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Stewardship Overview: Prevent collection.  Monitor population trends.  Search for additional populations in remote high-elevation areas of the Ruby Mountains. 
Population/Occurrence Delineation Not yet assessed
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Population/Occurrence Viability
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Excellent Viability: SIZE: at least 2000 maximum detectable individuals occupying at least 2 ha of apparently suitable habitat. CONDITION: multiple age classes present in ratios appropriate to generation time of element. Evidence of flowering and fruiting, seedlings, or other indications that reproductive mechanisms are intact. Less than 5% cover of exotic plant species. Less than 5% cover of significant anthropogenic impacts. LANDSCAPE CONTEXT: Surrounding area is relatively unfragmented and includes the ecological processes needed to sustain the element and its habitat.
Good Viability: SIZE: at least 1000 maximum detectable individuals occupying at least 1 ha of apparently suitable habitat. CONDITION: multiple age classes present in ratios appropriate to generation time of element. Evidence of flowering and fruiting, seedlings, or other indications that reproductive mechanisms are intact. Less than 10% cover of exotic plant species. Less than 10% cover of significant anthropogenic impacts. LANDSCAPE CONTEXT: Surrounding area includes the ecological processes needed to sustain the element and its habitat, though it may be significantly fragmented, invaded by exotics, or otherwise impacted by humans.

Fair Viability: SIZE: at least 200 maximum detectable individuals occupying at least 0.2 ha of apparently suitable habitat. CONDITION: multiple age classes present, but often in ratios indicating reduced or irregular recruitment. Evidence of flowering and fruiting, seedlings, or other indications that reproductive mechanisms are intact. Up to 50% cover of exotic plant species and/or up to 50% cover of significant anthropogenic impacts. LANDSCAPE CONTEXT: Surrounding area may be heavily fragmented, disturbed, and/or invaded by exotics, but still includes the ecological processes needed to sustain the element and its habitat.

Poor Viability: SIZE: less than 200 maximum detectable individuals and/or less than 0.2 ha of apparently suitable habitat occupied. CONDITION: little or no evidence of successful or sustainable reproduction (poor age class distribution, no seedlings, and/or no evidence of flowering and fruiting, etc.). Cover of exotic plant species and/or significant anthropogenic impacts may exceed 50%. LANDSCAPE CONTEXT: Surrounding area may be heavily fragmented, disturbed, and/or invaded by exotics, with some or all ecological processes needed to sustain the element and its habitat no longer intact.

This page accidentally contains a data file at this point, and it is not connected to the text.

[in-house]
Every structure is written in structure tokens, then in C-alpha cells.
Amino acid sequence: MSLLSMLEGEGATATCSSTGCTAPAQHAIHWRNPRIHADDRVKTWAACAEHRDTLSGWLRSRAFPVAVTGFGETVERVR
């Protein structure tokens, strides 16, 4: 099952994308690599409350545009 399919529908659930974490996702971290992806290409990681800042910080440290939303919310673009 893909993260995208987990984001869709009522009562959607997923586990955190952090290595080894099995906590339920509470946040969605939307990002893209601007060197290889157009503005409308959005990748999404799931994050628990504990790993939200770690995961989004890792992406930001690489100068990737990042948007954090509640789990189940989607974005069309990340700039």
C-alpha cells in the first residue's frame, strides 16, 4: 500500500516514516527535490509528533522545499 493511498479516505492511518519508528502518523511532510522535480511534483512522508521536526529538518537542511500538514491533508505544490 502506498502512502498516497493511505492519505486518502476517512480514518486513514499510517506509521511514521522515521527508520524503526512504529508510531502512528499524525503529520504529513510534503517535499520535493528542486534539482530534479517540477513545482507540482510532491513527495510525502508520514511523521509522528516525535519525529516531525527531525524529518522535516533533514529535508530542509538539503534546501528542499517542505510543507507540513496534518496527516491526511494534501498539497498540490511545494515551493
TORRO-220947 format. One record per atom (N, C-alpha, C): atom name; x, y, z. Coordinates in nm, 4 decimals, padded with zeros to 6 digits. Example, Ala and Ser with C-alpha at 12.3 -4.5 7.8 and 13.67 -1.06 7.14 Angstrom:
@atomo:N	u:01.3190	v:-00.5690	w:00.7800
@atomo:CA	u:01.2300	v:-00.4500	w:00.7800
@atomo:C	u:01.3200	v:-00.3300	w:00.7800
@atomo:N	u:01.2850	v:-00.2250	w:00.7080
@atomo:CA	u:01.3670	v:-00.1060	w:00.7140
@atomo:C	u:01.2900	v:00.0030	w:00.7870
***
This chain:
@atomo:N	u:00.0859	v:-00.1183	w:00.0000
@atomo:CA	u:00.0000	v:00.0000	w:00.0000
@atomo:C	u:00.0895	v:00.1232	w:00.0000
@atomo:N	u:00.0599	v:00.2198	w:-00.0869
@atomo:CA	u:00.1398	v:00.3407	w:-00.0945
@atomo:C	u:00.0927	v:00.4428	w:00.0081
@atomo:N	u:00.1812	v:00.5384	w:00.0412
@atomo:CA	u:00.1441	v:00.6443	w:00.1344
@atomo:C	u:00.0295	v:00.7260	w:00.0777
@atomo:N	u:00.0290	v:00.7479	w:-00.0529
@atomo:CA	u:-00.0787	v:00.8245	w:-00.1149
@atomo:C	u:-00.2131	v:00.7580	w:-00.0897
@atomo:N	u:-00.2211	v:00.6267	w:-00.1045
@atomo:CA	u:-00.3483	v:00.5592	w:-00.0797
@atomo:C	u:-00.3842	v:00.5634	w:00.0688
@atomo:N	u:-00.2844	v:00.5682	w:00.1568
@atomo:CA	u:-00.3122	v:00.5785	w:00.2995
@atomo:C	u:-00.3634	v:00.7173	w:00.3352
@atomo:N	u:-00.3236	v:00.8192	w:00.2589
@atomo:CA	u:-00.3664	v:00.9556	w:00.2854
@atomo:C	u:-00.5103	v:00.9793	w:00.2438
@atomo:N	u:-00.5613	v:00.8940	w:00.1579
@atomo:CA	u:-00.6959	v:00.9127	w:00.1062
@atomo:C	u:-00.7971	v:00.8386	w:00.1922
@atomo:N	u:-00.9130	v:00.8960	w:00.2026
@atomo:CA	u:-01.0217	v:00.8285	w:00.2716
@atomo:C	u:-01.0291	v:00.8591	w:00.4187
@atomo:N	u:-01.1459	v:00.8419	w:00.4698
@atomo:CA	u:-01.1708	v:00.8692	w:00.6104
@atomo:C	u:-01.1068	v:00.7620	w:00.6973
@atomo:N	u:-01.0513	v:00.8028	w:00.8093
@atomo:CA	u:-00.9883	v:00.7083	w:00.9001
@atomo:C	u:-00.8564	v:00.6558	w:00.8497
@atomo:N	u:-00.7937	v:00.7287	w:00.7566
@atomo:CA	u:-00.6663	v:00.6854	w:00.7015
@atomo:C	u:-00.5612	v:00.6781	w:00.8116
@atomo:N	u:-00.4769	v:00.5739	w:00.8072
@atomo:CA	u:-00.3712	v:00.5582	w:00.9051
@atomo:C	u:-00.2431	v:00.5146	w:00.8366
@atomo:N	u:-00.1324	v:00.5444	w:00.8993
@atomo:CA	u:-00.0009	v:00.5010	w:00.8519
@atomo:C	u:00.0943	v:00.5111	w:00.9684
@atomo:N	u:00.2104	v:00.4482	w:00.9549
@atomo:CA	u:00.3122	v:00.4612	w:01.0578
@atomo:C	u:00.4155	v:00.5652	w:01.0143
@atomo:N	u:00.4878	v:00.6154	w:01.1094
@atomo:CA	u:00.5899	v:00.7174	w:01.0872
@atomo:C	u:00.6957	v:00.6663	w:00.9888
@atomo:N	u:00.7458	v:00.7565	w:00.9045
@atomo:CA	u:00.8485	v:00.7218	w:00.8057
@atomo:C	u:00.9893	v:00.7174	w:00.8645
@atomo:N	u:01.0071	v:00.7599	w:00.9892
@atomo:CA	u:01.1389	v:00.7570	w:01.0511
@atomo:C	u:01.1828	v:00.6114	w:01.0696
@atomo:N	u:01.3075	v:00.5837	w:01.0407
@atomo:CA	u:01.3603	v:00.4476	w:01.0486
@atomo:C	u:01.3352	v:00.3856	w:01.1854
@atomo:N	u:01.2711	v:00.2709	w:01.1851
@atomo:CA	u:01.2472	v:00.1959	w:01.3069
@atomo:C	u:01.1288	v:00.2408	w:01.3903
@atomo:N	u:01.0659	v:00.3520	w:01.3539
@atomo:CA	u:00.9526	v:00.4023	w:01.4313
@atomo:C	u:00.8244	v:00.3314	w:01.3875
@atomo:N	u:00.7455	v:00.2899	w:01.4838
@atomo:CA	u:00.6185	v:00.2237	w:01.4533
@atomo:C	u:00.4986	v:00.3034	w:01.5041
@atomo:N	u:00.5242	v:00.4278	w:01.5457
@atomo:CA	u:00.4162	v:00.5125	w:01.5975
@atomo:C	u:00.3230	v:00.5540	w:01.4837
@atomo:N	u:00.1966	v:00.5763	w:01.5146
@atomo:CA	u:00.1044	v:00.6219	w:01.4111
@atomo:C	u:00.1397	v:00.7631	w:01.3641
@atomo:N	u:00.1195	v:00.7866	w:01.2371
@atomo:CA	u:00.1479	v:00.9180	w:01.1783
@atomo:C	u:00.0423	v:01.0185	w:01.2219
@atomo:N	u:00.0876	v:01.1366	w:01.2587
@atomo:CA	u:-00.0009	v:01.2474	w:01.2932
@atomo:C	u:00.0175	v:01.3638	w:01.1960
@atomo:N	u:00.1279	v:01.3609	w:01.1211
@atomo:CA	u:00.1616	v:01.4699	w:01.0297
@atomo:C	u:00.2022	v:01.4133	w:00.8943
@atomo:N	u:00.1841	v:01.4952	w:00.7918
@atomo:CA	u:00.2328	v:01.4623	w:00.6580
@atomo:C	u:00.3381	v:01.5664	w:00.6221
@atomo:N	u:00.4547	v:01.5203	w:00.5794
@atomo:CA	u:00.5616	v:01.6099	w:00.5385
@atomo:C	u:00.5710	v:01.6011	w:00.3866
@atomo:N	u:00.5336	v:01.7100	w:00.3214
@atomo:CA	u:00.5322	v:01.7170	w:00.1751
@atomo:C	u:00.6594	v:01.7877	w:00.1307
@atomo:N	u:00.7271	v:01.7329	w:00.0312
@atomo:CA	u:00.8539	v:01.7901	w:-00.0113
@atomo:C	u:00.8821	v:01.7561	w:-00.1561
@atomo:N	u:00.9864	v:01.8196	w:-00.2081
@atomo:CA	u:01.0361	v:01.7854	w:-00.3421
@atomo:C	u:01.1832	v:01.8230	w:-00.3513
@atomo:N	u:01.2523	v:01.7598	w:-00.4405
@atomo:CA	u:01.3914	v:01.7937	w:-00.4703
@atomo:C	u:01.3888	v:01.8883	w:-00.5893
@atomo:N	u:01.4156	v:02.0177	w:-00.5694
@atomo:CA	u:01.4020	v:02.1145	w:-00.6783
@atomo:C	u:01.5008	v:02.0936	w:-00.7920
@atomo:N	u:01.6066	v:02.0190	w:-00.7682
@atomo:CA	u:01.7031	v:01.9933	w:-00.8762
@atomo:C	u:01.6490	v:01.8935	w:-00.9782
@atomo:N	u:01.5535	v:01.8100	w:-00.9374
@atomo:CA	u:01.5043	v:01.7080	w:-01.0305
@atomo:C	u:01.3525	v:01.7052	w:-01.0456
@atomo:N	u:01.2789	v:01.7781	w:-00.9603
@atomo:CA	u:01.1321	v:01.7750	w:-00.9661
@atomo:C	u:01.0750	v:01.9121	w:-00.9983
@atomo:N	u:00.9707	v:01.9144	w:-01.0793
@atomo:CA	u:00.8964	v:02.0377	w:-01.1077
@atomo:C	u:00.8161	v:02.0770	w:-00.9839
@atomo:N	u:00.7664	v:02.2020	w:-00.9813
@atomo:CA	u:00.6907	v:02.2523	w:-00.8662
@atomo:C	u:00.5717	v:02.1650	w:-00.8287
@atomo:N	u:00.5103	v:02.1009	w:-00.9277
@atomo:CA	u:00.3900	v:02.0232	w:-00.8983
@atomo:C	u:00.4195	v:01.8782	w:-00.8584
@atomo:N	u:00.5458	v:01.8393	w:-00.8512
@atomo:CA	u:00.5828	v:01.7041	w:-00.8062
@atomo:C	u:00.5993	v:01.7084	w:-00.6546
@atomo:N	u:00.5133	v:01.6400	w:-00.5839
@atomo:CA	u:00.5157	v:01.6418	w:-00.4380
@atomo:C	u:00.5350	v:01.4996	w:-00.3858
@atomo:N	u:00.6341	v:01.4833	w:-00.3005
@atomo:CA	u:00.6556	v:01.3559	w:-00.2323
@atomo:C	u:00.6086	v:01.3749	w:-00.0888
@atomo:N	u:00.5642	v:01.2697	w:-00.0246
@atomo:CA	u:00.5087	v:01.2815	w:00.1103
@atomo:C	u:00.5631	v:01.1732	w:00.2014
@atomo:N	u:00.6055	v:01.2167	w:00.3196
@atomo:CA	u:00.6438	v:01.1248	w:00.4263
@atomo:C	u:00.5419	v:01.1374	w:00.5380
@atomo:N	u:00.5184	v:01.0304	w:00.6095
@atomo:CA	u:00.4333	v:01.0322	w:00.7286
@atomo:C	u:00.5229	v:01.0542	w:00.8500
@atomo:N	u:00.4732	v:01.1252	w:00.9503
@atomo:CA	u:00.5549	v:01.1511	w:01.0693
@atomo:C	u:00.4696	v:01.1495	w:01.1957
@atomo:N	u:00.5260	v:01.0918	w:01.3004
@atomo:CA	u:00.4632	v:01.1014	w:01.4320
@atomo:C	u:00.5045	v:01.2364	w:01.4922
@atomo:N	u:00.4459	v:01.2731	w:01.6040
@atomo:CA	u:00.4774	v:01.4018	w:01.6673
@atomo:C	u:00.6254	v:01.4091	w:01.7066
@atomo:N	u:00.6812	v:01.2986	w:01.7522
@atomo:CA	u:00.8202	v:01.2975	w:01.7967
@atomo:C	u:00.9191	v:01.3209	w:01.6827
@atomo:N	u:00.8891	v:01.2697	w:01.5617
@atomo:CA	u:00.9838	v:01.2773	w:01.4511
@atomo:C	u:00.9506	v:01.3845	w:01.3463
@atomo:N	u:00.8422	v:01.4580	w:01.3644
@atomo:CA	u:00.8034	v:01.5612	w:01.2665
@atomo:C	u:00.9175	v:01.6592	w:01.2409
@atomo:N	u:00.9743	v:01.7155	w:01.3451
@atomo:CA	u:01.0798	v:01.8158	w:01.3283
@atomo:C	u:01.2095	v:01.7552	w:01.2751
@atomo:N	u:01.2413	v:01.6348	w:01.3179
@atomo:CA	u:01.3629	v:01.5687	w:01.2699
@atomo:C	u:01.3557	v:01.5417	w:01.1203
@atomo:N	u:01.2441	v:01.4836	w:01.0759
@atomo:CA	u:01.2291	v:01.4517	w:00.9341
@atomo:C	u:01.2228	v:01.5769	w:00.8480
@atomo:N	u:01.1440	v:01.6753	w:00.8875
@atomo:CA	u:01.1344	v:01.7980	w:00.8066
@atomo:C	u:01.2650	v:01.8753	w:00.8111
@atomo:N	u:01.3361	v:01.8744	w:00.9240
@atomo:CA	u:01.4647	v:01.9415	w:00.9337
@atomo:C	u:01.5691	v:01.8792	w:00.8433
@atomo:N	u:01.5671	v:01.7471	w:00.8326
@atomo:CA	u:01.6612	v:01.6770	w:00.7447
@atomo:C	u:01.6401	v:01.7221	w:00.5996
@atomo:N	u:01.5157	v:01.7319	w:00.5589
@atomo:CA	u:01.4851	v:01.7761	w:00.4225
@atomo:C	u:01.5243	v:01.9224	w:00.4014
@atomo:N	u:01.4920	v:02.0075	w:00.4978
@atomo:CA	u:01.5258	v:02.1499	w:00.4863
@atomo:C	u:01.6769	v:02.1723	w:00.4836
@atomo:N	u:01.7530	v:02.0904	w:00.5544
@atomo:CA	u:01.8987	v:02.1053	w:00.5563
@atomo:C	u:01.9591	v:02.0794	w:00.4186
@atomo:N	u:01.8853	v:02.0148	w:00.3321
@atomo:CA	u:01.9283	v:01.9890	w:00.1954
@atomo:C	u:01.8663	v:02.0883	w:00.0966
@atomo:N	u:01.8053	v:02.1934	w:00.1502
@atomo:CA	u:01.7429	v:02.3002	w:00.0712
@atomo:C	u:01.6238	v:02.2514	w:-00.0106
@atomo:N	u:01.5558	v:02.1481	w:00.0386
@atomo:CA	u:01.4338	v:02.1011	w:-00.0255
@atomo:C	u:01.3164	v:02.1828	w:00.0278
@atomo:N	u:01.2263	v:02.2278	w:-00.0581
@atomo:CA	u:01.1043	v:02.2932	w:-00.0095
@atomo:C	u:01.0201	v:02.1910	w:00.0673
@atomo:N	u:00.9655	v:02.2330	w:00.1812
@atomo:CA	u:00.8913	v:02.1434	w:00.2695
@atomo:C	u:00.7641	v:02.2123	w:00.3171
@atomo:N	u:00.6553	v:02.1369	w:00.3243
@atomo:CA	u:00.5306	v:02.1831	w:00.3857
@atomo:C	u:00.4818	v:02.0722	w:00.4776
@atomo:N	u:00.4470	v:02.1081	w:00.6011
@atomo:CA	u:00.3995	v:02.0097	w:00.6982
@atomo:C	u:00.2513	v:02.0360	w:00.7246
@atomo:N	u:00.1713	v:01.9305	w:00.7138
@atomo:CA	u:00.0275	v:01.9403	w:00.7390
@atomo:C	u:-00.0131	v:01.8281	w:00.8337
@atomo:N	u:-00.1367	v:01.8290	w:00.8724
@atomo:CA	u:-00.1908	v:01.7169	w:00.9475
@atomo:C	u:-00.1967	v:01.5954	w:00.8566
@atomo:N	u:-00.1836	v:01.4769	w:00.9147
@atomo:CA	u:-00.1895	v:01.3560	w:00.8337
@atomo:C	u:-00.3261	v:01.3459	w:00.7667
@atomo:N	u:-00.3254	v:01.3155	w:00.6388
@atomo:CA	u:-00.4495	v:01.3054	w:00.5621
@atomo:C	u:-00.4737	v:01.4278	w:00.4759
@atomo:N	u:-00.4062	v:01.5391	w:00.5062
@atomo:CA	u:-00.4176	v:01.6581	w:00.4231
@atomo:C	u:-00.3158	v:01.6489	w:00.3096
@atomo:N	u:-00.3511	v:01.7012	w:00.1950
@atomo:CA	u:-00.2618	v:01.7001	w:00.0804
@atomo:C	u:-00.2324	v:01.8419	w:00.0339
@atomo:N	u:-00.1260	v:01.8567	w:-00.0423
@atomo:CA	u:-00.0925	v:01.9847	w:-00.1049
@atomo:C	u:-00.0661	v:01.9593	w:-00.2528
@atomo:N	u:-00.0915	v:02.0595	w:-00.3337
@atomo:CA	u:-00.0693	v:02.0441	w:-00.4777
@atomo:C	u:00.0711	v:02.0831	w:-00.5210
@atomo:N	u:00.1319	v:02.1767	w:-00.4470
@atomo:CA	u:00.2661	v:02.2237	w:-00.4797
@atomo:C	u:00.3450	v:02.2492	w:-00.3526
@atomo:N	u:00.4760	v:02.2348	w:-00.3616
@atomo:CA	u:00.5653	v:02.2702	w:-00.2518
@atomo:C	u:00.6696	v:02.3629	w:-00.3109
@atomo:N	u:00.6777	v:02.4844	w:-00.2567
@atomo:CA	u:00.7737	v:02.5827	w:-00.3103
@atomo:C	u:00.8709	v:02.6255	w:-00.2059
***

Justification: Existing EOs of this element likely include the best that will ever exist in the future, and no significant downward trends have yet been observed, so A-rank criteria are based on the sizes, conditions, and landscape contexts of the best existing occurrences. In general, population size (area of occupancy and abundance) is the primary factor influencing EO rank. Larger populations in higher quality sites are presumed to contain a higher degree of genetic variability, to have a lower susceptibility to the effects of inbreeding depression, and to be relatively resilient. Although no population viability data exist for this element, "D" ranked occurrences are estimated to have a very low probability of long-term persistence due to inbreeding depression, natural stochastic events, habitat degradation, and/or intrinsic vulnerability to human impacts. Because periodic climatic variation results in natural fluctuations in numbers of detectable individuals of this element, population abundance of an EO is based on the maximum observed abundance at that site while in its current overall condition and landscape context, unless an overall downward trend in abundance is apparent at that site. Significant anthropogenic impacts are those that reduce population size and/or viability for at least the next 25 years unless restored.

Key for Ranking Species Element Occurrences Using the Generic Approach (2008).
Date: 21Apr2005
Author: J. Morefield
U.S. Invasive Species Impact Rank (I-Rank) Not yet assessed
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Authors/Contributors
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NatureServe Conservation Status Factors Edition Date: 08Jun2015
NatureServe Conservation Status Factors Author: J. Morefield, rev. A. Tomaino (2015)
Management Information Edition Date: 08Jun2015
Management Information Edition Author: Tomaino, A.

Botanical data developed by NatureServe and its network of natural heritage programs (see Local Programs), The North Carolina Botanical Garden, and other contributors and cooperators (see Sources).

References
Help
  • Flora of North America Editorial Committee. 2009. Flora of North America North of Mexico. Vol. 8. Magnoliophyta: Paeoniaceae to Ericaceae. Oxford University Press, New York. xxiv + 585 pp.

  • Holmgren, N.H., and A.H. Holmgren. 1974. Three new species from the Great Basin. Brittonia 26: 309-315.

  • Kartesz, J.T. 1988. A flora of Nevada. Ph.D. dissertation. Univ. of Nevada, Reno. 3 volumes. 1729 pp.

  • Kartesz, J.T. 1994. A synonymized checklist of the vascular flora of the United States, Canada, and Greenland. 2nd edition. 2 vols. Timber Press, Portland, OR.

  • Morefield, J.D., editor. 2001. Nevada rare plant atlas [with rare plant fact sheets]. Available as a pdf file at: http://heritage.nv.gov/atlas/atlas.html. Compiled by the Nevada Natural Heritage Program, Carson City, for the U.S. Fish and Wildlife Service, Reno, Nevada.

  • Mozingo, H.N., and M. Williams. 1980. The threatened and endangered plants of Nevada. U.S. Fish and Wildlife Service and Bureau of Land Management, Portland, OR. 268 pp.